The National Committee for Quality Assurance reports that as many as 91,000 Americans die each year because they don’t receive the right evidence-based care for such chronic conditions as high blood pressure, diabetes and heart disease.
Quality improvement efforts can help clinicians improve care delivery and practice efficiency. The Robert Wood Johnson Foundation’s Aligning Forces for Quality (AF4Q) initiative is helping doctors, nurses, and other medical professionals systemically improve the quality of care they deliver. The push for quality improvement in clinics, doctors’ offices, and other outpatient (ambulatory) settings is fueled in part by provisions in the Affordable Care Act to spur adherence to evidence-based medicine and help primary care practices improve.
Coaching for Clinical Change: Not only do successful athletes need coaches, health care providers also need them to help improve the care they deliver. Practice coaches are professionals with deep knowledge of health care and training in quality improvement techniques. More than half of the 16 AF4Q community teams use practice coaches to provide training and assistance to providers in their regions. Working with everyone in the practice—from the physician to the receptionist—coaches help develop a specific quality improvement goal and metrics for each individual practice. Practice coaches in AF4Q communities also help spread the success of quality improvement interventions. This brief describes the coaching practice in Cleveland where practice coaches helped spread a technique to improve pneumonia vaccination rates for patients with diabetes.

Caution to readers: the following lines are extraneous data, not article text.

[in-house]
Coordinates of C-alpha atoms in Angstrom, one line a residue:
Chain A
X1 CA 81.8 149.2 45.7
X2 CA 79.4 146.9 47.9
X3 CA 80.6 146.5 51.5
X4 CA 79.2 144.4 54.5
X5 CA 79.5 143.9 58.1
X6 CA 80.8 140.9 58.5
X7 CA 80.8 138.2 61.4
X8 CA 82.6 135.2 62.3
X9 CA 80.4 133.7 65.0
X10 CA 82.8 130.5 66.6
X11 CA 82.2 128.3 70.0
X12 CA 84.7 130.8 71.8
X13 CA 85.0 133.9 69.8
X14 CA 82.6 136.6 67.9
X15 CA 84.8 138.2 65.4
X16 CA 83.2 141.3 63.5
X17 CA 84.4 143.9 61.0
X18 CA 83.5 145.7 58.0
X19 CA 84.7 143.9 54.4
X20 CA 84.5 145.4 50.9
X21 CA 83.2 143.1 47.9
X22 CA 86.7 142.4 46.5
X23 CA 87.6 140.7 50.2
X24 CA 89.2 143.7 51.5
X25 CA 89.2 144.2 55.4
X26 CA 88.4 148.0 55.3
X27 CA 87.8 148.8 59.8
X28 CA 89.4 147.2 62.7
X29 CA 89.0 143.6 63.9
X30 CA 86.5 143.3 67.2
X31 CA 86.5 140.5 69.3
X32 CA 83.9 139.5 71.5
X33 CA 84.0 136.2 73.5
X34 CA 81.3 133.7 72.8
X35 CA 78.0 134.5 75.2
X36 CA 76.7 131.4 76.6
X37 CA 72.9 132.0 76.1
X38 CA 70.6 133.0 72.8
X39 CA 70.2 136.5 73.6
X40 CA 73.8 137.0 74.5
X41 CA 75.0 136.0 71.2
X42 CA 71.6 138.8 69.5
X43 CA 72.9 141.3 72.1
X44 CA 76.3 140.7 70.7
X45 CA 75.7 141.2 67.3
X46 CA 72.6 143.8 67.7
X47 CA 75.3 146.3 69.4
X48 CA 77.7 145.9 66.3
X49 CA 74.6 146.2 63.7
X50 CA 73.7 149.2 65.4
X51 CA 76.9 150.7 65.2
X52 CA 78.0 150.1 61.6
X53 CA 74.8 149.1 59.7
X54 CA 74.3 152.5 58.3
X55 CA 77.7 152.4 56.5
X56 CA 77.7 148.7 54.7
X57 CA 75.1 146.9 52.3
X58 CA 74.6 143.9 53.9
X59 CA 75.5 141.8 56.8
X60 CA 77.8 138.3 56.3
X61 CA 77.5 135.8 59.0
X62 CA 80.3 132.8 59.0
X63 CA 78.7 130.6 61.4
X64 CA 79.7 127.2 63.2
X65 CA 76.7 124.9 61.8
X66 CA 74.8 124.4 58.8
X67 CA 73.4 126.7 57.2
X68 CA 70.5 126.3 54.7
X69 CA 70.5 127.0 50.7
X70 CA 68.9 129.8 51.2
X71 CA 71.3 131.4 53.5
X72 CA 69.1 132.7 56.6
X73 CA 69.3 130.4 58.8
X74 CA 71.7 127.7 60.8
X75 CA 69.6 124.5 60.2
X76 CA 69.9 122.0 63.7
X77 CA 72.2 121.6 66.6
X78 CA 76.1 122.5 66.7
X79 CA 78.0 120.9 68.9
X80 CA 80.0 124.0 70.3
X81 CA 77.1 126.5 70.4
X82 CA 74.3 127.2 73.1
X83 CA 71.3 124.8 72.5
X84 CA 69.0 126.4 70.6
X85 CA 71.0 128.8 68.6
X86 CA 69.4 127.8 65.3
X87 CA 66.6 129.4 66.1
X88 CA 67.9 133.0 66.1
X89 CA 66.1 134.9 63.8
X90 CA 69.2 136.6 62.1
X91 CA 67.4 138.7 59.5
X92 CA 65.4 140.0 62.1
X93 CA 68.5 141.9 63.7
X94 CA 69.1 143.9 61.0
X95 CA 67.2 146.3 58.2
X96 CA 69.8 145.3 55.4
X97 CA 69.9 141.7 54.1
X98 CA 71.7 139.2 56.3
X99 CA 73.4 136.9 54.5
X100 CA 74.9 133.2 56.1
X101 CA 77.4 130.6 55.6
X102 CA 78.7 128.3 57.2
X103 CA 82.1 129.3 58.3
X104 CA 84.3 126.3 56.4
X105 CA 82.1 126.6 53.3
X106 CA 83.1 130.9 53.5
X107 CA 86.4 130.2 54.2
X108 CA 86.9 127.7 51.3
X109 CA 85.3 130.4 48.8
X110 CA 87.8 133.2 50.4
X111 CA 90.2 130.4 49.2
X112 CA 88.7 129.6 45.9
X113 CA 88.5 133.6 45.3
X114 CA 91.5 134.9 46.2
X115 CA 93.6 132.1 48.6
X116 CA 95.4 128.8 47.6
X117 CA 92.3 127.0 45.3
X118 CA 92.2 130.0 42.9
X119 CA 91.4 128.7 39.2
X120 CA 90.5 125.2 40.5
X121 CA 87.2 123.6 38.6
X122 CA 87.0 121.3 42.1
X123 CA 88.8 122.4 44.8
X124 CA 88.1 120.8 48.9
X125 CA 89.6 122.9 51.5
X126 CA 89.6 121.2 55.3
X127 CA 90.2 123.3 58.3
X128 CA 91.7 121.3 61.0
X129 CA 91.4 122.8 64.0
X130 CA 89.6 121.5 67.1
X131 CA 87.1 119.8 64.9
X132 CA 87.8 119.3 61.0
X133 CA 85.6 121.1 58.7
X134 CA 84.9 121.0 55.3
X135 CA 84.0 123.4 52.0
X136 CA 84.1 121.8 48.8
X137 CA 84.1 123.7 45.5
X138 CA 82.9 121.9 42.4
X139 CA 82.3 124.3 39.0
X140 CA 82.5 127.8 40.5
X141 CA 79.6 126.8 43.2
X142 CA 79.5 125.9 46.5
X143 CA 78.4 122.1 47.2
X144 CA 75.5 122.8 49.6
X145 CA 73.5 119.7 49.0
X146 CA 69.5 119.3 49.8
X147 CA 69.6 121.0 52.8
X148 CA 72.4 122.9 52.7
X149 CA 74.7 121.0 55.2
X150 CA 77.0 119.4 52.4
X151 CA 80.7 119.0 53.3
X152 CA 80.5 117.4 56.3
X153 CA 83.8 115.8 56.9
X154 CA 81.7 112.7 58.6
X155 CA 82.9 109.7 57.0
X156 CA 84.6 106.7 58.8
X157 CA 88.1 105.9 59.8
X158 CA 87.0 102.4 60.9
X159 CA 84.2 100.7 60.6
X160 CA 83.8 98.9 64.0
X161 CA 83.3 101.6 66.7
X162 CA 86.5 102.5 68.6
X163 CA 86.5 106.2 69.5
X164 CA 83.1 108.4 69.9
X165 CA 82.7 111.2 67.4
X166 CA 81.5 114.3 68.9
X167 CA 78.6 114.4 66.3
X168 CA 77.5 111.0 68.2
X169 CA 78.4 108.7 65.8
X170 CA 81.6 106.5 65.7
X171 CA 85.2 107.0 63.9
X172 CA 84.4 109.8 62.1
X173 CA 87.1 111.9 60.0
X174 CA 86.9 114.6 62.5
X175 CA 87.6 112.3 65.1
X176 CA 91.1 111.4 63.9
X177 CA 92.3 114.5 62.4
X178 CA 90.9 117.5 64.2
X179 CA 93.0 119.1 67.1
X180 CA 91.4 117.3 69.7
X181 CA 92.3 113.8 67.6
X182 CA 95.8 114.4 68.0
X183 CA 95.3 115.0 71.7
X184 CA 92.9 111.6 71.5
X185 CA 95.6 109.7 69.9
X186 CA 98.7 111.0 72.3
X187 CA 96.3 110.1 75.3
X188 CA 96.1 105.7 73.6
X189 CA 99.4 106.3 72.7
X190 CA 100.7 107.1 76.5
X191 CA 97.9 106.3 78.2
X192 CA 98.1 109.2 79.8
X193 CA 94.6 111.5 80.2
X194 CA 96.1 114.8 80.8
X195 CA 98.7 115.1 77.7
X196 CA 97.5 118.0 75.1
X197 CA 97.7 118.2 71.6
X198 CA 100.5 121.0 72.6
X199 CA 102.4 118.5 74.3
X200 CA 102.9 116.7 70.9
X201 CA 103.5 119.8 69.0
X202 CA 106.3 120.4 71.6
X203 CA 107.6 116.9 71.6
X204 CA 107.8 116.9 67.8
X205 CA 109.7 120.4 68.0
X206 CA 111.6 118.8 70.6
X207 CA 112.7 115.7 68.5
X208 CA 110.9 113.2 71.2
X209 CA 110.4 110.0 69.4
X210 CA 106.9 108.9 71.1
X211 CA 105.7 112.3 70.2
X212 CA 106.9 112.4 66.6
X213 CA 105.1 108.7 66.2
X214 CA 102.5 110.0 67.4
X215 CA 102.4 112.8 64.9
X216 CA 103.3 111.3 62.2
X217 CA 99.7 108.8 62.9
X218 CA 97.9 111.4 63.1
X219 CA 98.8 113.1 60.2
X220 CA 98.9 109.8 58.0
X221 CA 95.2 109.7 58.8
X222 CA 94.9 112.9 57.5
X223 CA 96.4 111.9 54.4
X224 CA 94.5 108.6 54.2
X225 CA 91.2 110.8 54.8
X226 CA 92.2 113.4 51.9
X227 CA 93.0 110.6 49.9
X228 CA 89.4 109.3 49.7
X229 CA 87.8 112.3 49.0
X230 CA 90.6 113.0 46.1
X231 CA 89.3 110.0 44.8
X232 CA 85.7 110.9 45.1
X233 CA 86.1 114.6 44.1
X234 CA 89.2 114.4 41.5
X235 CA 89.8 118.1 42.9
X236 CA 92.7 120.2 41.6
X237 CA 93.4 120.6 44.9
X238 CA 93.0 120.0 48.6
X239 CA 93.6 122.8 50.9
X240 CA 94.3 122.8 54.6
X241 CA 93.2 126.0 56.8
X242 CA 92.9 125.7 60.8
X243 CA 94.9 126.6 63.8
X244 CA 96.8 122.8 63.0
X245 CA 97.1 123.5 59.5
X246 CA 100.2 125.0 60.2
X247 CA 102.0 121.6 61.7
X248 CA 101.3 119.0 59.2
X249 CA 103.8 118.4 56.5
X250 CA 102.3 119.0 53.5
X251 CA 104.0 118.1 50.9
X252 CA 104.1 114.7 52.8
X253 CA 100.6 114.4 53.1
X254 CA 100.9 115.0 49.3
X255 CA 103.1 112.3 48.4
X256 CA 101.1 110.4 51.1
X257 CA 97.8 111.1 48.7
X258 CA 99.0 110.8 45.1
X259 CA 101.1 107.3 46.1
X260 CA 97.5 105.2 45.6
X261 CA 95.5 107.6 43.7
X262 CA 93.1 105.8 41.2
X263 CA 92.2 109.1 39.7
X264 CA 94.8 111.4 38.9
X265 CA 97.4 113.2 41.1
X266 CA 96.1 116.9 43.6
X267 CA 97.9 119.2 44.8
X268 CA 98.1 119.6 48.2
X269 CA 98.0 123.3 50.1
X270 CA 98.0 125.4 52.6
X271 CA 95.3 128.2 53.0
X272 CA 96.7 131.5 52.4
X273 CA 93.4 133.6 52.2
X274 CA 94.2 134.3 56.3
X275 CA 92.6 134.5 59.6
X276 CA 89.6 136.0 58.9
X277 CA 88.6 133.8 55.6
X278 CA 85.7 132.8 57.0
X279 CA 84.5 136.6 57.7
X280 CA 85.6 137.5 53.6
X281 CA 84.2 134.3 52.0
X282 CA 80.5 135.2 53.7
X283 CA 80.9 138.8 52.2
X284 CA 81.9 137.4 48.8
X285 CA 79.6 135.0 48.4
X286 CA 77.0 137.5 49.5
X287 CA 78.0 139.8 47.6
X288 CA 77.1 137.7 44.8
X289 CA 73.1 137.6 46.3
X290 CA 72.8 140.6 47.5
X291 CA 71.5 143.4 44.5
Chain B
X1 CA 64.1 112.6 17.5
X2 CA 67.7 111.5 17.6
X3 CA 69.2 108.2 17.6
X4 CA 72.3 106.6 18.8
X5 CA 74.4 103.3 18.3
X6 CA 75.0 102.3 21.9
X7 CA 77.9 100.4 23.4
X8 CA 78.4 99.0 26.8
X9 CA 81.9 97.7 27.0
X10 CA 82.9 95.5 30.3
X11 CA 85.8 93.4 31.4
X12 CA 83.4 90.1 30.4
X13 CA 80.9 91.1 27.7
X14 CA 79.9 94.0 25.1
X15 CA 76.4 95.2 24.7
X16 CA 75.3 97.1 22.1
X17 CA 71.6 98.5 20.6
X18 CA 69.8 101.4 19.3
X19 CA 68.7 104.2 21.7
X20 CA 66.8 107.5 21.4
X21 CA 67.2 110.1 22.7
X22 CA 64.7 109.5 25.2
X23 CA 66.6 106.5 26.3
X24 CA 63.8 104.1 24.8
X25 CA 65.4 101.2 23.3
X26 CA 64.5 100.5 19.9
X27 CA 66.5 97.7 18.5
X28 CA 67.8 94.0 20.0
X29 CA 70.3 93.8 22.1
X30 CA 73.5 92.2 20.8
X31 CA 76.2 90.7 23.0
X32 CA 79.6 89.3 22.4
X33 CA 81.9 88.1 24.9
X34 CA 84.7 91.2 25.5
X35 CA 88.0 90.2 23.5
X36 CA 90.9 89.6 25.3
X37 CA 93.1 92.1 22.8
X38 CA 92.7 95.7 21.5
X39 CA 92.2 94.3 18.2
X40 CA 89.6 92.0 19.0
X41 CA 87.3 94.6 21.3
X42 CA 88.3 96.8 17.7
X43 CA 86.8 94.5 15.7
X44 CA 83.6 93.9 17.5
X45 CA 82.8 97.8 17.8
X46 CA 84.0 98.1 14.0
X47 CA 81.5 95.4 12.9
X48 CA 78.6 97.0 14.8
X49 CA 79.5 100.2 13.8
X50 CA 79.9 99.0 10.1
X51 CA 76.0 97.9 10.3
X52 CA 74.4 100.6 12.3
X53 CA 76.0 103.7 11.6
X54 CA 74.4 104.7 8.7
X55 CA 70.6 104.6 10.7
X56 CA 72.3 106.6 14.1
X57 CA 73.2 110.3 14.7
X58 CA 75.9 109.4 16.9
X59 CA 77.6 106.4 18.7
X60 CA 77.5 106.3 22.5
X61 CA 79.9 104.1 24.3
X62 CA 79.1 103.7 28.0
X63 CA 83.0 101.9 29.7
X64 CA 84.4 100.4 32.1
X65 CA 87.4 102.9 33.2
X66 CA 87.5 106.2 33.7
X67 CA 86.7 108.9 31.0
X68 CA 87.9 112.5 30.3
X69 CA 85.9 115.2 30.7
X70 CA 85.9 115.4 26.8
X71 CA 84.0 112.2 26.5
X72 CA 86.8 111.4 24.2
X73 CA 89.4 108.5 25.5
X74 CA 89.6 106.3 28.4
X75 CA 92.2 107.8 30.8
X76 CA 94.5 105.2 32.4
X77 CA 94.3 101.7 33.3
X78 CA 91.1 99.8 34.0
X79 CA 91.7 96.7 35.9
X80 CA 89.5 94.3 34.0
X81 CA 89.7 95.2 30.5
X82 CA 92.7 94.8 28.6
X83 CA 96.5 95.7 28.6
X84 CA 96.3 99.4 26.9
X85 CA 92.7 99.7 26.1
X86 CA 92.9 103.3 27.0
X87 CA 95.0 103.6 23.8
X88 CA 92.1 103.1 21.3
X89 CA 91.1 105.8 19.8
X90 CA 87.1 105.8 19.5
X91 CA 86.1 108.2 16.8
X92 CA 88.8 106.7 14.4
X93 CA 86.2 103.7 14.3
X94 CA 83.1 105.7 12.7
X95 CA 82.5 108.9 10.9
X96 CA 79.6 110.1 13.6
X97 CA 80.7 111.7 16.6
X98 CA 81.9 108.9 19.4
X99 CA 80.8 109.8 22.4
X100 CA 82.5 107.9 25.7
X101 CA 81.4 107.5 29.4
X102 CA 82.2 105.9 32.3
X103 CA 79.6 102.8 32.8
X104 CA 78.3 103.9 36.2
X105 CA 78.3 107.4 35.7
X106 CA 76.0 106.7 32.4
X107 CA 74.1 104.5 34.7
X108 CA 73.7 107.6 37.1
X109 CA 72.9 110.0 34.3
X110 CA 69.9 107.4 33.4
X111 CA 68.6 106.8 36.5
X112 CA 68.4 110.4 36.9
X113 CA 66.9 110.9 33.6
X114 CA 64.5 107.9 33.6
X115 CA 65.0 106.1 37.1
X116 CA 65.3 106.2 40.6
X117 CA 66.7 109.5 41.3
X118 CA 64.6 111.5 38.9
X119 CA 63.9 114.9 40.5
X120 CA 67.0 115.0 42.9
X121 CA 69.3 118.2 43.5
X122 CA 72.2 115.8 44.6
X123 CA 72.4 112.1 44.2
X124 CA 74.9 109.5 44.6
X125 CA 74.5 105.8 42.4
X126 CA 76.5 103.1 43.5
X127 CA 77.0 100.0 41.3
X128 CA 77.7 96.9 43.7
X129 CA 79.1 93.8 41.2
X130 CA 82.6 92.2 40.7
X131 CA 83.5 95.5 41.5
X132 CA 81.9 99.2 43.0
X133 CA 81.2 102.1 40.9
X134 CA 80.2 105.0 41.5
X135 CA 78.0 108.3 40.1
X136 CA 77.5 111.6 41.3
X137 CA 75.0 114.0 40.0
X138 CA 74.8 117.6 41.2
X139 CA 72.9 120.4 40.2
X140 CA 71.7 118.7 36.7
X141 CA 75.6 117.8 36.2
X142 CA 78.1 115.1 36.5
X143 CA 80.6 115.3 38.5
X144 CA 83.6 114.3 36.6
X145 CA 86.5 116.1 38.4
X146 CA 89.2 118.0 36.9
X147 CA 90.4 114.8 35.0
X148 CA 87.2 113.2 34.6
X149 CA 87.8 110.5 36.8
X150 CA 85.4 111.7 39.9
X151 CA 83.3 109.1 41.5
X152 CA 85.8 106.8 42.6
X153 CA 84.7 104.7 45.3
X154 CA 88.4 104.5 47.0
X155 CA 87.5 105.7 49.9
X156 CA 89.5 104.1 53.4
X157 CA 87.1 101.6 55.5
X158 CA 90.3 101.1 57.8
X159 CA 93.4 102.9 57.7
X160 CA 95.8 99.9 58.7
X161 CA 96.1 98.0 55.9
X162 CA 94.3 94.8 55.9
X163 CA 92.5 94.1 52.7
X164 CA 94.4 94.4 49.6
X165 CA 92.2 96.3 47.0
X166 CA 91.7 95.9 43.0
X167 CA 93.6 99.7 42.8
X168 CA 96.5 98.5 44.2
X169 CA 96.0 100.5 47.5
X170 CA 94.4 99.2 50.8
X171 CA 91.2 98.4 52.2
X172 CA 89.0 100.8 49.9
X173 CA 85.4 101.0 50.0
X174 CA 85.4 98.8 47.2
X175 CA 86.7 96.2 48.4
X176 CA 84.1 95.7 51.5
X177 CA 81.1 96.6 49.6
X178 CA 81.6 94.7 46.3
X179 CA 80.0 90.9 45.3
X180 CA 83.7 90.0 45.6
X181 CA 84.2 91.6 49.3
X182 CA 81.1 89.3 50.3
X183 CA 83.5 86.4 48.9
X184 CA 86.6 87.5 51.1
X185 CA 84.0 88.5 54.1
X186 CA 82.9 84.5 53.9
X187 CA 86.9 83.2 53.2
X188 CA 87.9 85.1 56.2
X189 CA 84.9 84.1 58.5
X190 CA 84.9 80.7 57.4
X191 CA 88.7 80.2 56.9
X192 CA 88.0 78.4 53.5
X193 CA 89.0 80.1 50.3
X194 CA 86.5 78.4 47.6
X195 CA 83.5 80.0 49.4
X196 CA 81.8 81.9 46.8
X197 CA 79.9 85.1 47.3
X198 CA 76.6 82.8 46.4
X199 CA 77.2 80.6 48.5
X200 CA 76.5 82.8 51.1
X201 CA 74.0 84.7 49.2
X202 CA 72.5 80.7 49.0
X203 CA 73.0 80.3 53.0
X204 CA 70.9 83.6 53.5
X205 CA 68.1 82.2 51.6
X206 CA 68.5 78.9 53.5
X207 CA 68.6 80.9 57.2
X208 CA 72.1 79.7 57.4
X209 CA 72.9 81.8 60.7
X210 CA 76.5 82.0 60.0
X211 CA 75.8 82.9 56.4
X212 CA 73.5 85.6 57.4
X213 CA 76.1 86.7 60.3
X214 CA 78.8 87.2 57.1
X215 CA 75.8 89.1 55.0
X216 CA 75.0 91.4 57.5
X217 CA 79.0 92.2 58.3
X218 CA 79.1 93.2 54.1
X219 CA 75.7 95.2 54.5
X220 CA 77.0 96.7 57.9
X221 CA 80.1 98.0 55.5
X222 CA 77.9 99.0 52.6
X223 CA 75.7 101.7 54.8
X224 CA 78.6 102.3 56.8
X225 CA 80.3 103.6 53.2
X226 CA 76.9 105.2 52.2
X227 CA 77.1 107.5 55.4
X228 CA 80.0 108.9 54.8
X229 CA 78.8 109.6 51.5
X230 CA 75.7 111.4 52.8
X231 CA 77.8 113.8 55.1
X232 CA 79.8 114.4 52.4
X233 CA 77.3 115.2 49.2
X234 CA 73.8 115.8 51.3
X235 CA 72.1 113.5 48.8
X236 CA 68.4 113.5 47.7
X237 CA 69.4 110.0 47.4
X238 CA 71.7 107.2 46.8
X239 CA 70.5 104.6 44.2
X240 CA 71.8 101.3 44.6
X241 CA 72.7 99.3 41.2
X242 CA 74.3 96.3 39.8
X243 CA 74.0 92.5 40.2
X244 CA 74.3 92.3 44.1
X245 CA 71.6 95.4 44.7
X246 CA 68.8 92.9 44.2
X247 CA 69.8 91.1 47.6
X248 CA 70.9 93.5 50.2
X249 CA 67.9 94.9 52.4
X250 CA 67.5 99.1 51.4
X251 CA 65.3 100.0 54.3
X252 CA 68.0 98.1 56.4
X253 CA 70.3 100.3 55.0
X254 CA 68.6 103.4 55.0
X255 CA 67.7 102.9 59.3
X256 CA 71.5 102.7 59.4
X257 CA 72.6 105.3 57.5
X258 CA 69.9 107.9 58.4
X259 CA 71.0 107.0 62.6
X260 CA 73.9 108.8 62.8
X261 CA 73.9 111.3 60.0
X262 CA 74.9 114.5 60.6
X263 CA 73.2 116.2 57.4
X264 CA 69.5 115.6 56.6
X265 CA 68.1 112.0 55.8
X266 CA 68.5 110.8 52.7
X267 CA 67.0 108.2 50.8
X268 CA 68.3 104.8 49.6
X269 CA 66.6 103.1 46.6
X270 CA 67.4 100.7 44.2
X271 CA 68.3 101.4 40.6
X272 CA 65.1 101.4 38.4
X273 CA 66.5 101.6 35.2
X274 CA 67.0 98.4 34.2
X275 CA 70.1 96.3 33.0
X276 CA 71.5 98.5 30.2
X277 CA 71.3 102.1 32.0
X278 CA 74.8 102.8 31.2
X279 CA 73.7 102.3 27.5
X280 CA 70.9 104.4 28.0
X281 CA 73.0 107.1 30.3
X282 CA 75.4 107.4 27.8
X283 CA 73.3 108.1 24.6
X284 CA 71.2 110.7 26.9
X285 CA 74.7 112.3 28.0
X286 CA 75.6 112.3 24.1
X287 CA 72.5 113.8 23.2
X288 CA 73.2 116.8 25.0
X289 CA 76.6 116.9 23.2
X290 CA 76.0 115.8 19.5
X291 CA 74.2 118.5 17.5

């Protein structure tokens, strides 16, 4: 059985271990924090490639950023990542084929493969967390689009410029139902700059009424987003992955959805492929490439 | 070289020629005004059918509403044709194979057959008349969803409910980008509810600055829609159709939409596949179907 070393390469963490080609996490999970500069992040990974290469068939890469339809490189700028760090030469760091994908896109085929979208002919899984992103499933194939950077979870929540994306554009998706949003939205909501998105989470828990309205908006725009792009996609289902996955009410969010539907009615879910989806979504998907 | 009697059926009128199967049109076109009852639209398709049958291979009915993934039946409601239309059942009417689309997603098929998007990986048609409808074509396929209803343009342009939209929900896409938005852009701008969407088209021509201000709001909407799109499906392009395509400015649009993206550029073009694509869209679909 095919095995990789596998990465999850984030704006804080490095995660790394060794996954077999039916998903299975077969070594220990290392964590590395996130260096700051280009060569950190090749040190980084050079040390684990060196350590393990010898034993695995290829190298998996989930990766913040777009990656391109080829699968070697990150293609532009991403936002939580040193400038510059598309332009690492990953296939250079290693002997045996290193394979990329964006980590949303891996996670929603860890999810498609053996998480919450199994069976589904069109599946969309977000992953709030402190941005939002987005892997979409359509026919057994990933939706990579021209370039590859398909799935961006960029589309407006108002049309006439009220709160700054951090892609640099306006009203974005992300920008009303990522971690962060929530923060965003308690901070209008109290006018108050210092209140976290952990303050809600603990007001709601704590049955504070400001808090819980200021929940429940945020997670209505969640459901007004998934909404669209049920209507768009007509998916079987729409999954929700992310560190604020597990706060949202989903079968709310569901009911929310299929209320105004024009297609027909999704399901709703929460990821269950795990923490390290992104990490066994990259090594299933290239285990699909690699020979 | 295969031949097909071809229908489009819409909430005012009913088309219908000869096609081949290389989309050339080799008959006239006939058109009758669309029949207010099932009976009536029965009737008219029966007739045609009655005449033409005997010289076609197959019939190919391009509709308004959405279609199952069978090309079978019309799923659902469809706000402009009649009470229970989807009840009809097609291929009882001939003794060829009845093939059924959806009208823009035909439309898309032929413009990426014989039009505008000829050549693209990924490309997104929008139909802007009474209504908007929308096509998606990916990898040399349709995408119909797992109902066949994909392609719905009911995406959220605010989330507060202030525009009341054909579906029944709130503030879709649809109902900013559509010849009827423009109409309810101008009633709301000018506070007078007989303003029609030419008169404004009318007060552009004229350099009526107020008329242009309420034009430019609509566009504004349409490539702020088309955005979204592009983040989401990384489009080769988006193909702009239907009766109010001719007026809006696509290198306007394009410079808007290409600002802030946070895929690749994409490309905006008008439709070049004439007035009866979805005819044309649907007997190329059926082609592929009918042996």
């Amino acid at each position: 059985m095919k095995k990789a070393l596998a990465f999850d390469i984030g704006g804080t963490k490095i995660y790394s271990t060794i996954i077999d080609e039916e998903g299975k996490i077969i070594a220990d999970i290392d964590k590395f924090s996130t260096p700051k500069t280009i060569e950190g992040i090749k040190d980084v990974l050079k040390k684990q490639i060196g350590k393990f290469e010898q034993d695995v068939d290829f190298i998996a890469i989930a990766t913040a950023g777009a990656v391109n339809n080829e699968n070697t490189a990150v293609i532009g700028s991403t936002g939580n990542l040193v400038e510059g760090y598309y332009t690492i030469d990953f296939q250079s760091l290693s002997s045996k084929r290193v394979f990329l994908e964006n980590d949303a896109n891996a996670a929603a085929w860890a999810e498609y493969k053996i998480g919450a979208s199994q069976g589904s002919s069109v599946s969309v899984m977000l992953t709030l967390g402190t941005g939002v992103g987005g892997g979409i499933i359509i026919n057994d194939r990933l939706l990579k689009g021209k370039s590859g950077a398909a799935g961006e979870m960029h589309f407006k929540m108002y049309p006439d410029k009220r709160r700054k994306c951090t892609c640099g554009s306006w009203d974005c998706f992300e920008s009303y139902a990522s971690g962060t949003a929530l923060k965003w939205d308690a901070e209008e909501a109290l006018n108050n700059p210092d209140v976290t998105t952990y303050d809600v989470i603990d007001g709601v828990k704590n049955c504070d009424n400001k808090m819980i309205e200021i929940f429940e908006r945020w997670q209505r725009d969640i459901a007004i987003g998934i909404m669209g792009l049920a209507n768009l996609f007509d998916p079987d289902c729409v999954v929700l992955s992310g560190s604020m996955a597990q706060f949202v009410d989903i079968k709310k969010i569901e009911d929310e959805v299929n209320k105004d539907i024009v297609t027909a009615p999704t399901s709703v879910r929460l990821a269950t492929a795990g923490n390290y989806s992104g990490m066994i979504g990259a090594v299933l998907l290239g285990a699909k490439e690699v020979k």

AF4Q communities are developing interventions and pilot-testing techniques to improve the way ambulatory care is delivered. AF4Q alliances help providers redesign care systems so that high-quality, efficient, patient-centered care results.